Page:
With her blue overalls, hair tied back, and power tool in hand, ‘Rosie the Riveter’ has come to personify the roles that American women played in the Second World War. Though factory work was dangerous, grueling, and vital, ‘Rosie’ offers an incomplete portrait of women at war, for they were far from only riveters…
In the 2nd Air Division Memorial Library archives, there are numerous poems both by and about the United States military personnel who served in East Anglia during the Second World War. When they are compared with one another, the poems draw attention to the differences between how the American servicemen understood themselves and how they were perceived by the British.
We might imagine a military hospital to be nothing but depressing and tragic, exhibiting only the terrible consequences of war. The Station Hospital in Morley, a village near Wymondham around thirteen miles west of Norwich, was no exception, caring for those with severe and sometimes fatal injuries. However, the hospital had another side, indeed maybe even another purpose, to the dispiriting task of tending to wounded soldiers. Those who experienced Morley remember it not simply as a hospital, but also as a place where music played, where joy and happiness were had, and where lifelong friends and lovers were found.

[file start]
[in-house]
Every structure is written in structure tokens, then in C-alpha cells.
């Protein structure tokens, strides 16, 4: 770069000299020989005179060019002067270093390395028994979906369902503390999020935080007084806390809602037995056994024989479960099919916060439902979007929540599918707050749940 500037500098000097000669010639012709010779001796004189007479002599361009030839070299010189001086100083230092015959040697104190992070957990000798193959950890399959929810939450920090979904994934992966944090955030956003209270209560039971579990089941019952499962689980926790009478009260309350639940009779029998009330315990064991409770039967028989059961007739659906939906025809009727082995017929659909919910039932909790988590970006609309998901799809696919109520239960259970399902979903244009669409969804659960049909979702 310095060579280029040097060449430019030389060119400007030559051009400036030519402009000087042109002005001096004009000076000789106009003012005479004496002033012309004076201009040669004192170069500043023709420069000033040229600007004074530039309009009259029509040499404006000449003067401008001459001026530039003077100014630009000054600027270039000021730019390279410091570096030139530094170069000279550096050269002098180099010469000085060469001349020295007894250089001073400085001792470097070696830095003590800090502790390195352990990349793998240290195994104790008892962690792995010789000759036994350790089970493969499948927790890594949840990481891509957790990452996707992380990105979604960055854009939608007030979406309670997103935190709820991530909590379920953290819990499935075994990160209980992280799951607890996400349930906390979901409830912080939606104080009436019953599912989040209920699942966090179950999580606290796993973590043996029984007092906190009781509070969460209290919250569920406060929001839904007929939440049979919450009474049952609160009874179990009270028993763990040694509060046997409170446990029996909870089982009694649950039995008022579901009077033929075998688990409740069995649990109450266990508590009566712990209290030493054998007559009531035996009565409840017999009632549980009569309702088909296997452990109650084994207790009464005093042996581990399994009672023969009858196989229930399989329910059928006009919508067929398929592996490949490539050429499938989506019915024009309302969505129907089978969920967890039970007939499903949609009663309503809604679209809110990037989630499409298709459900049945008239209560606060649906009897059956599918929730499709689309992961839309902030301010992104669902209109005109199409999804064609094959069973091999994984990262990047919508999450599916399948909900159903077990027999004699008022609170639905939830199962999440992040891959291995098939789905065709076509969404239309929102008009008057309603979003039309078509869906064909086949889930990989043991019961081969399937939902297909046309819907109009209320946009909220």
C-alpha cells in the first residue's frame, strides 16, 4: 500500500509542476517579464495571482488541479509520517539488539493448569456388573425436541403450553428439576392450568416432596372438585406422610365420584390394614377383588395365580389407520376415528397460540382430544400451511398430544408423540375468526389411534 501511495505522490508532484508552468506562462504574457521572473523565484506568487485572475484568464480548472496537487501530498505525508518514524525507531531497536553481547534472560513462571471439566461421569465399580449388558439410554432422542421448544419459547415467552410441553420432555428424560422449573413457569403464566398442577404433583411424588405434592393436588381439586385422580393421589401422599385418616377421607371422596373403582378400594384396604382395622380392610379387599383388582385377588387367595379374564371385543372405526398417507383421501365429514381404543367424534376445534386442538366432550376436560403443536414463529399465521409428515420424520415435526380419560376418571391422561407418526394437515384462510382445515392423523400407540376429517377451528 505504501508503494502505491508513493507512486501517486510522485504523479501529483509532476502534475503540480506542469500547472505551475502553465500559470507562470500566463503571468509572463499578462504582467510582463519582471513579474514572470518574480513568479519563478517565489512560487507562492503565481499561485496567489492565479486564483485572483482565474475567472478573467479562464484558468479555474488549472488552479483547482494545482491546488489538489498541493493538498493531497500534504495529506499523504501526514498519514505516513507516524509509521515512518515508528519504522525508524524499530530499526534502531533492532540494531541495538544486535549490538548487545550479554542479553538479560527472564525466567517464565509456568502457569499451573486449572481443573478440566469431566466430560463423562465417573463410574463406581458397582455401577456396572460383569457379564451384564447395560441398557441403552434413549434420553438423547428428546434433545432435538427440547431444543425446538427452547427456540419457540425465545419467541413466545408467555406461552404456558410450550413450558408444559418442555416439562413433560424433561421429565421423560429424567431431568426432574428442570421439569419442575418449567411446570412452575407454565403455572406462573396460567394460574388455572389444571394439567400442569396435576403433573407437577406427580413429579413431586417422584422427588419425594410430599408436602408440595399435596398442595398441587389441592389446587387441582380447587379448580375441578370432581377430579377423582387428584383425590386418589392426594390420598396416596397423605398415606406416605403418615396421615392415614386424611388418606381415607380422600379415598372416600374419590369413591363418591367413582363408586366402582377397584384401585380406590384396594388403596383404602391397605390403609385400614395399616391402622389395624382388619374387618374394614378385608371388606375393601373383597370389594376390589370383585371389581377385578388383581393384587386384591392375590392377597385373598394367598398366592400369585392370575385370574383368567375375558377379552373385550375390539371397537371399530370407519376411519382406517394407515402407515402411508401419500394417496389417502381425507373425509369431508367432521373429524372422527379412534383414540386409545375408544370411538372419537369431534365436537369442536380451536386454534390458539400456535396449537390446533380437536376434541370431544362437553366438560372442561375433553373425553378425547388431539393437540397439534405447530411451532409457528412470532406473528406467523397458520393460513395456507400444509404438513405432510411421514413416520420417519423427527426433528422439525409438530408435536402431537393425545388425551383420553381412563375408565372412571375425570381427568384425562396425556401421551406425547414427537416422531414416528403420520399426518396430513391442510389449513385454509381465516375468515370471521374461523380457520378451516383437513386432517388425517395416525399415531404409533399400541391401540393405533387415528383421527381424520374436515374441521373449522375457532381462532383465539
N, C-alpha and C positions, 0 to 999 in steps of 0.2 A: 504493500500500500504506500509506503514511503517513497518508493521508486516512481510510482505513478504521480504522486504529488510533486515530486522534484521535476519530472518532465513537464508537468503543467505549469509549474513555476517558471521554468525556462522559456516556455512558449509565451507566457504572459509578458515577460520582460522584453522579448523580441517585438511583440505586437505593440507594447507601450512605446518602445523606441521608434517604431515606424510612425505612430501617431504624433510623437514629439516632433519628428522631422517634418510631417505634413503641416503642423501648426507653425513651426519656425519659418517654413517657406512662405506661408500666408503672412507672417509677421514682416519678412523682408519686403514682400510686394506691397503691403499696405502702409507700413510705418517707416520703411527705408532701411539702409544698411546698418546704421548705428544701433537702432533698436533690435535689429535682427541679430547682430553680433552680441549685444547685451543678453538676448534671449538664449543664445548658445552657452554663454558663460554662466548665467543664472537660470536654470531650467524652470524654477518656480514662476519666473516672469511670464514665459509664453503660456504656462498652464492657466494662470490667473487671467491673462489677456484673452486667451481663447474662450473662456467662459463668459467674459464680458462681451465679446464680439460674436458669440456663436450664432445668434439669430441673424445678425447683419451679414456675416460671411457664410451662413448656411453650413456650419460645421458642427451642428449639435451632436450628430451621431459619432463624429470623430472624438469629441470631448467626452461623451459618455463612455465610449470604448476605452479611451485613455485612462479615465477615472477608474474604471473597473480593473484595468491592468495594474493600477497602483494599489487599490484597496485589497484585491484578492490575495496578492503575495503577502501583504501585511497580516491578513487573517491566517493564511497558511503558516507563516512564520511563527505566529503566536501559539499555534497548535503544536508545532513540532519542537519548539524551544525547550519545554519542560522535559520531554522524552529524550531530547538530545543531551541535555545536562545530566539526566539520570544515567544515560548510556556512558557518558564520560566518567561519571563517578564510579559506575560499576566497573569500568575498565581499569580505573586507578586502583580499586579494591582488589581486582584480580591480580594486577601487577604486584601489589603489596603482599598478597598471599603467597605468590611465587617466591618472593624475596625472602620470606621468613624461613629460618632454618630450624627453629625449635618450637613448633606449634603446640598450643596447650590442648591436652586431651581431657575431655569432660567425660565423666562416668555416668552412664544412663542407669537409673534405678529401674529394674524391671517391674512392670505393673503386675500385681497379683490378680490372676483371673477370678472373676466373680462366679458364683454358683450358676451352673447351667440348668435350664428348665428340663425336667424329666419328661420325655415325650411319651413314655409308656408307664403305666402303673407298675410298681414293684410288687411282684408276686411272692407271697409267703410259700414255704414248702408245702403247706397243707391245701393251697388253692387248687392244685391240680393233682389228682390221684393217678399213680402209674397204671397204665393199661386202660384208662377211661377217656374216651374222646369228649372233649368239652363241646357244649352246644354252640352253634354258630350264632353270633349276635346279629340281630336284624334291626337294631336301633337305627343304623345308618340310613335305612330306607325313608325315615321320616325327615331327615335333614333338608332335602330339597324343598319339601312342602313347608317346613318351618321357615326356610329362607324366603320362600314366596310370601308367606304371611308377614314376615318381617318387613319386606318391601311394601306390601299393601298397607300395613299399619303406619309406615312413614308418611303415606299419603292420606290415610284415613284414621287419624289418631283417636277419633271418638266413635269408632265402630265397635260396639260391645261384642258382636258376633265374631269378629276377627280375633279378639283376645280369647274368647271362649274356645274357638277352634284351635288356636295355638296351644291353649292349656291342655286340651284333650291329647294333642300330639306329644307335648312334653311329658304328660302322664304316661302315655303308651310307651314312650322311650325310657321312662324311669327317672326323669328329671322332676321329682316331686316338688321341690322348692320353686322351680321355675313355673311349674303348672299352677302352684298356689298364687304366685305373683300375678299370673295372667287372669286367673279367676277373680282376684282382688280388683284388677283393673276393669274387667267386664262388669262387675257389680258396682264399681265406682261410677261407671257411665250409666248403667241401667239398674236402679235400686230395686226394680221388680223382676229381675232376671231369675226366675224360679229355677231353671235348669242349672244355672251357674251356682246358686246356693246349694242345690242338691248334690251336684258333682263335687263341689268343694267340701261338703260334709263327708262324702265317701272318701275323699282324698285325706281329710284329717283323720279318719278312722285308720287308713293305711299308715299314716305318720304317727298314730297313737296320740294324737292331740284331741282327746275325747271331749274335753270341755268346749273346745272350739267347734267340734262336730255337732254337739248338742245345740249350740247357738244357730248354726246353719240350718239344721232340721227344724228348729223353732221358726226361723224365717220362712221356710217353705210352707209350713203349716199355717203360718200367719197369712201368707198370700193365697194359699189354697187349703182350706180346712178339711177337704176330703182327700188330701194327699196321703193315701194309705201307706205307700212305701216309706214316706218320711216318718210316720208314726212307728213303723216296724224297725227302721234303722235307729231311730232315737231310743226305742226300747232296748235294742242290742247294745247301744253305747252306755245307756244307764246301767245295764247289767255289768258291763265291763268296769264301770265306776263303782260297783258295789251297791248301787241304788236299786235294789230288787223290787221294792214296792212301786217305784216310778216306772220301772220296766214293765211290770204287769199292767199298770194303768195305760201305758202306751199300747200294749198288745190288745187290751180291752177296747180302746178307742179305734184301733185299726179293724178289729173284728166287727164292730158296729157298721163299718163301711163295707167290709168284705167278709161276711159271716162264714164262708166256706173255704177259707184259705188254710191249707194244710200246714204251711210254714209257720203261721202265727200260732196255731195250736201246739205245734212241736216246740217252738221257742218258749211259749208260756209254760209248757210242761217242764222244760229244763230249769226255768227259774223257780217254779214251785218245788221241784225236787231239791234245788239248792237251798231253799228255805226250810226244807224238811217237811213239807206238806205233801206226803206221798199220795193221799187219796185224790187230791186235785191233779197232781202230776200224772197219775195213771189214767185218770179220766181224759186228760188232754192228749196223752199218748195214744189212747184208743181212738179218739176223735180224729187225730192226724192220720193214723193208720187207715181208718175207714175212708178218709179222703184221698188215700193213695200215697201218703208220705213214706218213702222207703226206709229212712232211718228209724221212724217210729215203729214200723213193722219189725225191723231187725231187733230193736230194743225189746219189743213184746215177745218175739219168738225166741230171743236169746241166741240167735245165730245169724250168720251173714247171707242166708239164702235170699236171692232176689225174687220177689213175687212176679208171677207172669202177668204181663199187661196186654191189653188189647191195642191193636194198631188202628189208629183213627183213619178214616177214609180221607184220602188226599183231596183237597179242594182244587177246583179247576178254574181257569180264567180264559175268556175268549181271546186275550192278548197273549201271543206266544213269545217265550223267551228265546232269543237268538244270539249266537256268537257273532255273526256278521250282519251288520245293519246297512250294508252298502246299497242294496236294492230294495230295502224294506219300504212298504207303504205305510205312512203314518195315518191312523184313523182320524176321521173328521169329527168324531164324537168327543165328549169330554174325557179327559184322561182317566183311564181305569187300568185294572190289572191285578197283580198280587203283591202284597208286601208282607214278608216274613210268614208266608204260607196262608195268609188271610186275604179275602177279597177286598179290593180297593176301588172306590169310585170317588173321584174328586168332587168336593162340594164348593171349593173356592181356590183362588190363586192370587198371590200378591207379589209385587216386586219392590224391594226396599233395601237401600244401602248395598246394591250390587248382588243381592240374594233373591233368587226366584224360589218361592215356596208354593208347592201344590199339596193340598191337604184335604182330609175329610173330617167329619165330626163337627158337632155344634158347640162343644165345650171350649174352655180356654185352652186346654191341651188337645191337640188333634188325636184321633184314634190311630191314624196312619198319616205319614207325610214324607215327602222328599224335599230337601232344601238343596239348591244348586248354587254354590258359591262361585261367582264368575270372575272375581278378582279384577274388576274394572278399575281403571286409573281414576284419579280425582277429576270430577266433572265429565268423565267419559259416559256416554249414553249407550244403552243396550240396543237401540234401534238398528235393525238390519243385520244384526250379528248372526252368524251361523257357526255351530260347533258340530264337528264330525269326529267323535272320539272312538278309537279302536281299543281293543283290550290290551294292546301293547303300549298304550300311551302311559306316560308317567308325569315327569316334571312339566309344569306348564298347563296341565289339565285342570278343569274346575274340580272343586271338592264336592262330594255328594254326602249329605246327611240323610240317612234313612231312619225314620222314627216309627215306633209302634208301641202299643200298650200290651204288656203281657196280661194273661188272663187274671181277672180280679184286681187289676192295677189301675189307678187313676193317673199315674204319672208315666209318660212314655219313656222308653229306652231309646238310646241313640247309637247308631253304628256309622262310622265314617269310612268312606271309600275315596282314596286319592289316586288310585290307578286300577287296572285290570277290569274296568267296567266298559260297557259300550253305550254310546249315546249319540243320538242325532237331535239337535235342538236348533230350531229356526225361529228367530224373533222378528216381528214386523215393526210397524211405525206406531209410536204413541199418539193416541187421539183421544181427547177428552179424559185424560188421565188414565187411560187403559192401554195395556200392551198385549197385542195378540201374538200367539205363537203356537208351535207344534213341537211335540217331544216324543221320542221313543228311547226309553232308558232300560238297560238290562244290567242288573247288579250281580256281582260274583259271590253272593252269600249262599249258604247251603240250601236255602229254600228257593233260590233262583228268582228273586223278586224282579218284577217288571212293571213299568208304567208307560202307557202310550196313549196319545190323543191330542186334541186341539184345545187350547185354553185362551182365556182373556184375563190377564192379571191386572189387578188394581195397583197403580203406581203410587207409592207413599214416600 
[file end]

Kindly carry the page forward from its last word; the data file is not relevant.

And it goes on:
In Norwich, the history that surrounds you seems as apparent as it is ancient: the Norman castle, the thirty-two medieval churches, and the winding cobblestone streets. In a city like this, the trading estate on Barker Street might very well be the last place you would consider “historic”. Today, it is just a complex of car dealers and nondescript commercial warehouses. But in one abrupt instant seventy-two years ago, this unsuspecting location became etched into the story of the United States airmen stationed in East Anglia in the Second World War.